UPF1, UPF2, and UPF3 promote accelerated decay of pre-mRNAs and mRNAs that contain a premature stop codon (Leeds et al. 1991, 1992; Cuiet al. 1995; He and Jacobson 1995; Lee and Culbertson 1995; Leeet al. 1995). The finding that a subset of ctf13-30 suppressors are allelic to UPF1 and UPF2 prompted a complete analysis of all 77 recessive suppressors to see if other UPF genes were represented. Three plasmids called pRS316UPF1, pUZ178, and pLS17 were constructed (Table 2), each carrying the URA3 gene and either UPF1, UPF2, or UPF3, respectively. Ura- derivatives of each of the suppressor strains (materials and methods) were transformed with each of the three plasmids. The transformants were assayed for growth at 37°. Complementation was indicated by failure to grow at this temperature. Thirty-eight strains failed to grow when transformed with pRS316UPF1, suggesting that the suppressors are in UPF1 (Table 3). Using similar reasoning, 24 of the suppressors are likely to be in UPF2, and 7 are in UPF3. Eight strains grew at 37° regardless of the presence of any of the three plasmids. Pairwise crosses revealed that all eight suppressor mutations failed to recombine and are therefore likely to be located in a single gene, which we have named ICK1 (Interaction with Ctf13p or Kinetochore). Additional crosses with one representative ick1 suppressor showed that the ick1 locus is not genetically linked to the ctf13-30 locus or to any of the three known UPF loci. It remains unknown whether ICK1 corresponds to a previously identified gene.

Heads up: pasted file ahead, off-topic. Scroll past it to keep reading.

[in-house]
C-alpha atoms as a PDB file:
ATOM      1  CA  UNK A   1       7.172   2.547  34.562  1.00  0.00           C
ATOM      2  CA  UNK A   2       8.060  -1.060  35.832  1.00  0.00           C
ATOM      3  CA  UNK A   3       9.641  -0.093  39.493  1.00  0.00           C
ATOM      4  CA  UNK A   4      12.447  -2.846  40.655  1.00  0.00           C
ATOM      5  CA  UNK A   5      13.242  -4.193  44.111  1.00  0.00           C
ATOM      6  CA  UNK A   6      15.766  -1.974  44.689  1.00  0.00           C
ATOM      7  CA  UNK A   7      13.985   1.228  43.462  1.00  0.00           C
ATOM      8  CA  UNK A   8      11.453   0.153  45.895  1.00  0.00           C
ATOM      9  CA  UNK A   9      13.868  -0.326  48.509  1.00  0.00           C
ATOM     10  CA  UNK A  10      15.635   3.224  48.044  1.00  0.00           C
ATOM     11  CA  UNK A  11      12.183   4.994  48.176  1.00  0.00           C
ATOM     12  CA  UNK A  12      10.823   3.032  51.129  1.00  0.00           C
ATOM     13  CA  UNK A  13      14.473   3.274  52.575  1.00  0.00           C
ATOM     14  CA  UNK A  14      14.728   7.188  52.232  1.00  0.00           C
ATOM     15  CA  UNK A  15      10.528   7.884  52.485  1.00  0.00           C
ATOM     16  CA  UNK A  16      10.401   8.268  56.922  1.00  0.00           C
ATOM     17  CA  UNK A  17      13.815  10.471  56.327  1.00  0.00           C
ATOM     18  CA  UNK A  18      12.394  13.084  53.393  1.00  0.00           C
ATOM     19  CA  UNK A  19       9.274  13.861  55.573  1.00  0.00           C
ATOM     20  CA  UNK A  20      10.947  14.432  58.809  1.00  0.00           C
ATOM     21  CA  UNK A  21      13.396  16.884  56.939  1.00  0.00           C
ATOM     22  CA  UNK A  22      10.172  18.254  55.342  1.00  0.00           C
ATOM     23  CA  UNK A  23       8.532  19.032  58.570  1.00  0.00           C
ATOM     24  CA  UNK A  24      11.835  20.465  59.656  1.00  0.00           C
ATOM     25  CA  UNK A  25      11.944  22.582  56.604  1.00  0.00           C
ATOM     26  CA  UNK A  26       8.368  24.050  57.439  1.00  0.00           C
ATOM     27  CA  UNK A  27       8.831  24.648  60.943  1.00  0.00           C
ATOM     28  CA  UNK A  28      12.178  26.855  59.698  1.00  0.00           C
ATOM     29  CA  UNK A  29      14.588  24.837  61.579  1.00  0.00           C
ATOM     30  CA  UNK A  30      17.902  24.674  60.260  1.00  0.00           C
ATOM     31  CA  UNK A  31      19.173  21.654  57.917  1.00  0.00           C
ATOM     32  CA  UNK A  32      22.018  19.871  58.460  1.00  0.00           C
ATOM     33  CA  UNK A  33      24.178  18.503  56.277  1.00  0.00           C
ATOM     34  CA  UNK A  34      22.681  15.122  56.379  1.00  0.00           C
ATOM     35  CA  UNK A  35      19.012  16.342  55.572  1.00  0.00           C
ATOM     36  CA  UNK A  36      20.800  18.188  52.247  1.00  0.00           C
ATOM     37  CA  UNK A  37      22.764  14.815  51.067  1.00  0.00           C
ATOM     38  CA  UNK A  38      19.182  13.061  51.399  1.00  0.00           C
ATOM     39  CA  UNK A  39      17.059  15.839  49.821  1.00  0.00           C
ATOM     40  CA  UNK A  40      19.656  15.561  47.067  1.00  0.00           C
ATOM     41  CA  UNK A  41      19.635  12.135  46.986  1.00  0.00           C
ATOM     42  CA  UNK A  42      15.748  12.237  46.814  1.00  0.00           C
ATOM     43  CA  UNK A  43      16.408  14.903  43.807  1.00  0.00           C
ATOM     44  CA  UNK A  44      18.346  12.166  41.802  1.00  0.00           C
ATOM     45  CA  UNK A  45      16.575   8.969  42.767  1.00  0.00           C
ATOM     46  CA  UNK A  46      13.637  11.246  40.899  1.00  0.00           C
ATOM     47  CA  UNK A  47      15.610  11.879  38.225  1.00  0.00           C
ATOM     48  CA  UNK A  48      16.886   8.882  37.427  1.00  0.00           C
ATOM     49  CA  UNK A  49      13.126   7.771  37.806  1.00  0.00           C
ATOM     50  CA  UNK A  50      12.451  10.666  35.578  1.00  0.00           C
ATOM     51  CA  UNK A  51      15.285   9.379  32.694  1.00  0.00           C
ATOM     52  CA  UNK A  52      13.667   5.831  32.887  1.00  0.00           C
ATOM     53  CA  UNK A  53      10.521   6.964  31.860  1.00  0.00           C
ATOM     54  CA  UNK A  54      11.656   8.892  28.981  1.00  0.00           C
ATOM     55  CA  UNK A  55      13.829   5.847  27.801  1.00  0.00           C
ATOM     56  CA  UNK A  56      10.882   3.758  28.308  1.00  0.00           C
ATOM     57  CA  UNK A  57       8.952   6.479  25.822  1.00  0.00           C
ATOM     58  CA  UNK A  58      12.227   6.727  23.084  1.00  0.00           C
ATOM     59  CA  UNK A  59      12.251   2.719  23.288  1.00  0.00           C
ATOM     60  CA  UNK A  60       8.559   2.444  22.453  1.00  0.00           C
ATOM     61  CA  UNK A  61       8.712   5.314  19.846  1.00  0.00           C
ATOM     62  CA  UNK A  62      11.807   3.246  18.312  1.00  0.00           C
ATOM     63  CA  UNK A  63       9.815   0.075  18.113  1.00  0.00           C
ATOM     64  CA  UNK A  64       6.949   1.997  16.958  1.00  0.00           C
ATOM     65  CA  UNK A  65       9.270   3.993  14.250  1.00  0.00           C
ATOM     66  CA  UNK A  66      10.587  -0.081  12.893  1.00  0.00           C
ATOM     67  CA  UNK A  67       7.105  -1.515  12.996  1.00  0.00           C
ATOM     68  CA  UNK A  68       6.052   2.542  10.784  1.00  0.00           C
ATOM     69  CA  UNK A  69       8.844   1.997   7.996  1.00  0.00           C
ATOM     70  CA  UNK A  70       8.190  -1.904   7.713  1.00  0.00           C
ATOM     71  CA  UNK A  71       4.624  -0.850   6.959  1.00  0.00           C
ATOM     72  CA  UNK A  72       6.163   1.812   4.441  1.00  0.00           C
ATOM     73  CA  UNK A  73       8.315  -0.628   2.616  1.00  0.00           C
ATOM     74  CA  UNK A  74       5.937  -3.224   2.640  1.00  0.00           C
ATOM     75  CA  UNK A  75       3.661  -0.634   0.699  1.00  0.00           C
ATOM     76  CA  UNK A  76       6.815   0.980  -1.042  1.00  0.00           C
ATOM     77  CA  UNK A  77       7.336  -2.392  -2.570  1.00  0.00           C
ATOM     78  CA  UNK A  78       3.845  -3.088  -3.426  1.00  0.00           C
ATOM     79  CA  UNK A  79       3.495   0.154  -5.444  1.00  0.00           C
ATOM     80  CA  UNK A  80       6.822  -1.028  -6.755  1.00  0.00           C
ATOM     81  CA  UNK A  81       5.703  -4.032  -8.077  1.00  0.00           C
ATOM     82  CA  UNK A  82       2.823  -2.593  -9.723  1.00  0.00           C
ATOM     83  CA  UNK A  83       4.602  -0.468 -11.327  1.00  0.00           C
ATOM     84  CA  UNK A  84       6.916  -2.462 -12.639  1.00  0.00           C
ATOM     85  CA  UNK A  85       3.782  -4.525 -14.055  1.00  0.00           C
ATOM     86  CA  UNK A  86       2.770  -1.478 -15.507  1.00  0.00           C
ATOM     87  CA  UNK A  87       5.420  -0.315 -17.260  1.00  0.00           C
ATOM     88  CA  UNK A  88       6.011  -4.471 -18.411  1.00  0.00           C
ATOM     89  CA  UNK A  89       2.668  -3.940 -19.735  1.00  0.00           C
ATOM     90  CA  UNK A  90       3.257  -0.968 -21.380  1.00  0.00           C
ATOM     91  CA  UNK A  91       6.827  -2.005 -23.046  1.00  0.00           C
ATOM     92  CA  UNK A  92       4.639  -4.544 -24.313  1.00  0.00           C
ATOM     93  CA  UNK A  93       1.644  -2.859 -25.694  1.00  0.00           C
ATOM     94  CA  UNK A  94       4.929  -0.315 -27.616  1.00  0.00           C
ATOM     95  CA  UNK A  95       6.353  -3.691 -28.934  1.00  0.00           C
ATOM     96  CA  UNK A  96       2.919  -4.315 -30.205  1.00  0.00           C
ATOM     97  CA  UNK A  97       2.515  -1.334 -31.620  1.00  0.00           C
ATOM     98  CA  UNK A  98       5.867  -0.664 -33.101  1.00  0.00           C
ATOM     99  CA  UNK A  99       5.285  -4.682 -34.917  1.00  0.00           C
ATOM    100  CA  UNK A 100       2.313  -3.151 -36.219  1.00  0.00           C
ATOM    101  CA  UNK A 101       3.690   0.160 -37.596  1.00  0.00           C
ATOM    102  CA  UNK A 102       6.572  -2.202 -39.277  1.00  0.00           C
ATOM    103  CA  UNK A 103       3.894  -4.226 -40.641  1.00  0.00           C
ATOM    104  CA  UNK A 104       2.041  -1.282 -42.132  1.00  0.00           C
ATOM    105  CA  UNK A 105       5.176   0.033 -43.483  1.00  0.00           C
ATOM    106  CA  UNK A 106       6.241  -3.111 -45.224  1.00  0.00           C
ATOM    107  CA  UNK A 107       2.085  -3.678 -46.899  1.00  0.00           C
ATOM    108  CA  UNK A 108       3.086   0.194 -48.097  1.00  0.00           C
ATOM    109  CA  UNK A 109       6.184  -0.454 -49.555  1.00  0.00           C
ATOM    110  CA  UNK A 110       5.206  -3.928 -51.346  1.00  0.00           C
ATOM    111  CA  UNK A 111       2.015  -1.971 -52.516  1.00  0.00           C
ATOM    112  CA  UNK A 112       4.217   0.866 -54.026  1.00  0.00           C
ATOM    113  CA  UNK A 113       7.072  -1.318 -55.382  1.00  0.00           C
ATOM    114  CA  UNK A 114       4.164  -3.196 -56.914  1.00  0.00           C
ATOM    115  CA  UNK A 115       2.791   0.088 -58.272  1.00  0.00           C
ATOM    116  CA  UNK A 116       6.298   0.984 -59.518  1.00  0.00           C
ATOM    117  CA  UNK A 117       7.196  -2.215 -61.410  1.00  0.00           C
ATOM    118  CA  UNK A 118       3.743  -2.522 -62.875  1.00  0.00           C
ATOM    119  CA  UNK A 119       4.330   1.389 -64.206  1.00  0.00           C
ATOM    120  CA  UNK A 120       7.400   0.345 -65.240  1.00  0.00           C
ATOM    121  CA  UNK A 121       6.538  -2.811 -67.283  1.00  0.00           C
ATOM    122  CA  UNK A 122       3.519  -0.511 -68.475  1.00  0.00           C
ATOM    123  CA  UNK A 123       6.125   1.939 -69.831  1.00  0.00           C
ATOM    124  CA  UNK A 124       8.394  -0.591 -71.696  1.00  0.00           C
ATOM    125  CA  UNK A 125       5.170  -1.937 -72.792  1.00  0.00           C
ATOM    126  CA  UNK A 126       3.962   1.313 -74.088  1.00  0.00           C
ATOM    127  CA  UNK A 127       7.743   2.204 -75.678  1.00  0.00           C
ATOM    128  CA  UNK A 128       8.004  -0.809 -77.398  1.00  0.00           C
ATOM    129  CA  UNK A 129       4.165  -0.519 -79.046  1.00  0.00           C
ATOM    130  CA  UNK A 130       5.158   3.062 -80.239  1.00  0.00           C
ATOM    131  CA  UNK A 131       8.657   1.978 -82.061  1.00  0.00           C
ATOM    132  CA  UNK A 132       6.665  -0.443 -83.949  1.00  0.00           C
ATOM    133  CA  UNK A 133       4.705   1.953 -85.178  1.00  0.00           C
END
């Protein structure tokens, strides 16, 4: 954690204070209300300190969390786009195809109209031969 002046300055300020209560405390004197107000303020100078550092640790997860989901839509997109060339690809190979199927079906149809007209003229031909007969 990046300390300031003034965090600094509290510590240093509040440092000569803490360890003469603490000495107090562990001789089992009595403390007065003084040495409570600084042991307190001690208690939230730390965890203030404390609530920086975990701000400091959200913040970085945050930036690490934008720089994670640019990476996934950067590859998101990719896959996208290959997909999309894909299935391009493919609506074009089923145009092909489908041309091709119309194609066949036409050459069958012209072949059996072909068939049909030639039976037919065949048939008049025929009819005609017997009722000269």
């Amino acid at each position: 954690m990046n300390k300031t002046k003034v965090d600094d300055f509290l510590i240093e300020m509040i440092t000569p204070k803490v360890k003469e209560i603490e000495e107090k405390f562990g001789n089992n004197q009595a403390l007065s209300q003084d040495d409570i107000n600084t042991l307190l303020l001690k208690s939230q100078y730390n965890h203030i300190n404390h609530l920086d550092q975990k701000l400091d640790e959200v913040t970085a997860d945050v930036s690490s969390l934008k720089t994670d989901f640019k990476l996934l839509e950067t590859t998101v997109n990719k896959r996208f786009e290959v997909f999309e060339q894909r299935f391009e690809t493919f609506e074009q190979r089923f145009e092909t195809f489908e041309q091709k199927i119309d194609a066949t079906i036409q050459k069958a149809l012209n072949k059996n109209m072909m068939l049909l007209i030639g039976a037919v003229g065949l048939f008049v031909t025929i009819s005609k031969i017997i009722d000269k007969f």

UPF suppressors affect CYH2 pre-mRNA and ctf13-30 mRNA accumulation: Strains carrying suppressor mutations in UPF1, UPF2, UPF3, and ICK1 were examined to determine whether they interfere with nonsense-mediated mRNA decay. Accumulation of the CYH2 pre-mRNA was used as a diagnostic indicator of a functional nonsense-mediated mRNA decay pathway. CYH2, which codes for ribosomal protein L29 (Fried and Warner 1982), contains an intron that is inefficiently spliced from the transcript. Since the pre-mRNA contains a premature stop codon within the intron, its half-life and accumulation depend on whether the nonsense-mediated decay pathway is functional (Heet al. 1993).